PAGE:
Why Do We Often Fear the Wrong Things?
Each day Americans are bombarded by a barrage of media messages. At the supermarket checkout we can't help but read tabloid headlines that announce what appears to be the umpteenth teen mother tragedy. Each morning, talk shows seem to feature yet another victim of some rare disease. On the car radio we hear the details of what seems to be the latest in a string of ever more serious youth crimes. Television newscasts will spend weeks discussing the latest plane crash.
In his wonderfully written new book, Barry Glassner reminds us again and again that frequently our fears are grossly exaggerated given the actual frequency of these rare events.
Glassner, a sociology professor at the University of Southern California, uses persuasive logic and well-chosen statistics to demonstrate the infrequency of such events as “road rage” and the rarity of such criminals as “cyber-predators.” Our almost pathological fears do serve some function, however. News media may use these fears to earn higher ratings, politicians may play on our fears during elections, and perhaps, in a sense, even lobbyists for special interest groups may exchange fear for increased fund-raising.
In a chapter detailing “dubious dangers on roadways,” Glassner notes the discrepancy between the perception and reality of road rage. Popular media outlets tend to exaggerate the extent of road rage; for instance, an Oprah Winfrey show featuring road rage seemed to indicate that anyone at any time may be a likely victim. She warned, “We've all been there. It starts with the tap of the horn, and angry gesture . . . this is a show that affects so many people. . . .” A Los Angeles Times story exclaimed, “Road rage has become an exploding phenomenon across the country” and the Pacific Northwest was “plagued by a rise in road rage.” Readers impressed by this hyperbole would have been surprised to read later in the story that only five people were victims of road rage in the area in the past five years. Glassner also cites revealing statistics from a 1997 study by the American Automobile Association. The report noted that of the 250,000 people killed in auto-related deaths between 1990 and 1997, under one in one thousand could be directly attributed to “road rage.” Americans clearly have other things more worthy of worry than road rage.
In a particularly powerful chapter, Glassner demolishes irrational fears about airplane safety. While the airline traveler may feel uncomfortable when turbulence is encountered, or when recalling that she is many thousands of feet over ground in a flying, metal tube with wings, fears of crashes, collisions, and death are greatly exaggerated. As Glassner notes, “In the entire history of commercial aviation . . . fewer than 13,000 people have died in airplane crashes. Three times that many Americans lose their lives in automobile accidents in a single year. The average person's probability of dying in an air crash is about 1 in 4 million, or roughly the same as winning the jackpot in a state lottery.” One reason the general public may continue to fear flying is that journalists often confuse incidence for rates. In recent years, more flights fly, and there have been more accidents, but while the total number of flights has increased, the accident rate has declined. Reporting a given year as “the deadliest in aviation” takes on new meaning when the claim is placed in the context of an increased overall number of flights, the vast majority of which land safely. Another improper skewing of reality occurred in a front-page 1994 USA Today story that warned to “steer clear of commuter planes with fewer than 30 seats.” Fortunately the Federal Aviation Administration responded with information that when Alaskan bush flights, air taxis, and helicopters are removed from analysis, commuter flight accident rates are nearly identical to major carrier accident rates. Airplane crashes often make headline news while car crashes often do not, in part because airline crashes are relatively infrequent and tend to result in a greater number of simultaneous deaths than do auto crashes. What is newsworthy does not always make sense statistically.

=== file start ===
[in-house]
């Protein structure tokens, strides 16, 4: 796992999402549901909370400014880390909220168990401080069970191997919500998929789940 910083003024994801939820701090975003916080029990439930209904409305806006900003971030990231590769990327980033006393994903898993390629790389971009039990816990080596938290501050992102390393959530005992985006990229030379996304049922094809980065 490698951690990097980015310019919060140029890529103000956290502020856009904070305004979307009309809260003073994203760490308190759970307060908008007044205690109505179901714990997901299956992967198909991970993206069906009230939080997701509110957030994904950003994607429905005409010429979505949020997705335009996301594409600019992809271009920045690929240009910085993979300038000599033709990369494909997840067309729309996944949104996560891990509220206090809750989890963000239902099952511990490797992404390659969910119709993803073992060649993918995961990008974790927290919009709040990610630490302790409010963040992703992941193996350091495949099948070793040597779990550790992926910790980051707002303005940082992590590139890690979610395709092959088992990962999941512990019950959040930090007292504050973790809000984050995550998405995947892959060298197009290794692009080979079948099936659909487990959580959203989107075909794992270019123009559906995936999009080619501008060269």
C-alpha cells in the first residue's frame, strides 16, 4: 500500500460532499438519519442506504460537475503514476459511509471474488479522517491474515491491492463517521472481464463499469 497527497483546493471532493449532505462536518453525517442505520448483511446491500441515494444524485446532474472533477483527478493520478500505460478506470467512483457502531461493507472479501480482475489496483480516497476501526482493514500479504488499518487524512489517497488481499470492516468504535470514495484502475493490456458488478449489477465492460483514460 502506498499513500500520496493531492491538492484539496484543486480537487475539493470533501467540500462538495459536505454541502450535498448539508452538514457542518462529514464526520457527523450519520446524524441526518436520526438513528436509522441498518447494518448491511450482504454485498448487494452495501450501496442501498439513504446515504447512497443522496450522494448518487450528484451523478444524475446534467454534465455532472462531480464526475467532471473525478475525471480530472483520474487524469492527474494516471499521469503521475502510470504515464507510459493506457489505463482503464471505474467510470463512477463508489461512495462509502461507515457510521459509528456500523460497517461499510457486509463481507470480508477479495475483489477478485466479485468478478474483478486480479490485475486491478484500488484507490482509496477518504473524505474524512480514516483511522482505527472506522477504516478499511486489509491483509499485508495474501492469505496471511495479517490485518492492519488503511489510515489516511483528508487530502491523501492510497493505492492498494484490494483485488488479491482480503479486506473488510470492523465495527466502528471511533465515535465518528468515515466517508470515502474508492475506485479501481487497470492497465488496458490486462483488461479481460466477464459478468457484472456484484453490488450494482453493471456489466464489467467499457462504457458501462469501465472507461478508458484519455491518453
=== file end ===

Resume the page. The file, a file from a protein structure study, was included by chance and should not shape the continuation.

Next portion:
Later in the book, Glassner turns to a discussion of youth violence. In the wake of the terrible school shooting tragedy in Littleton, Colorado, many policymakers are rushing to correct what has been viewed as an epidemic of youth violence. Are public fears of a new generation of monster youth unfounded? The media, at least, are fond of reporting youth violence stories. Footage relating to the horrible Littleton event has been played and replayed. One study Glassner cites found that 48 percent of all reports about children on the CBS, ABC, and NBC evening newscasts concerned crime and violence, while only 4 percent of the stories concerned childrens' health and economic issues. Are “killer kids” a growing threat to our cities, suburbs, and rural areas? Probably not. Glassner cites data from criminologist Vincent Schiraldi indicating that “youth homicide rates had declined by thirty percent in recent years, and more than three times as many people were killed by lightning than by violence at schools.”
This is a beautifully written and thoughtfully argued book. In addition to the rich explorations of youth crime, road rage, and airline safety, Glassner turns his talents to discussions of our overblown fears concerning such phenomena as teen pregnancy, racial stereotypes, pedophile priests, crack babies, rare illnesses, and cyberporn. His book offers a much-needed antidote to the pervasive media virus of misinformation Americans encounter on a daily basis. The Culture of Fear should find an audience not only with academic social scientists, but also with worrywarts of every variety.
The Culture of Fear:
Why Americans Are Afraid of the Wrong Things
By Barry Glassner
Basic Books, 1999
276 pp. Hardcover, $25.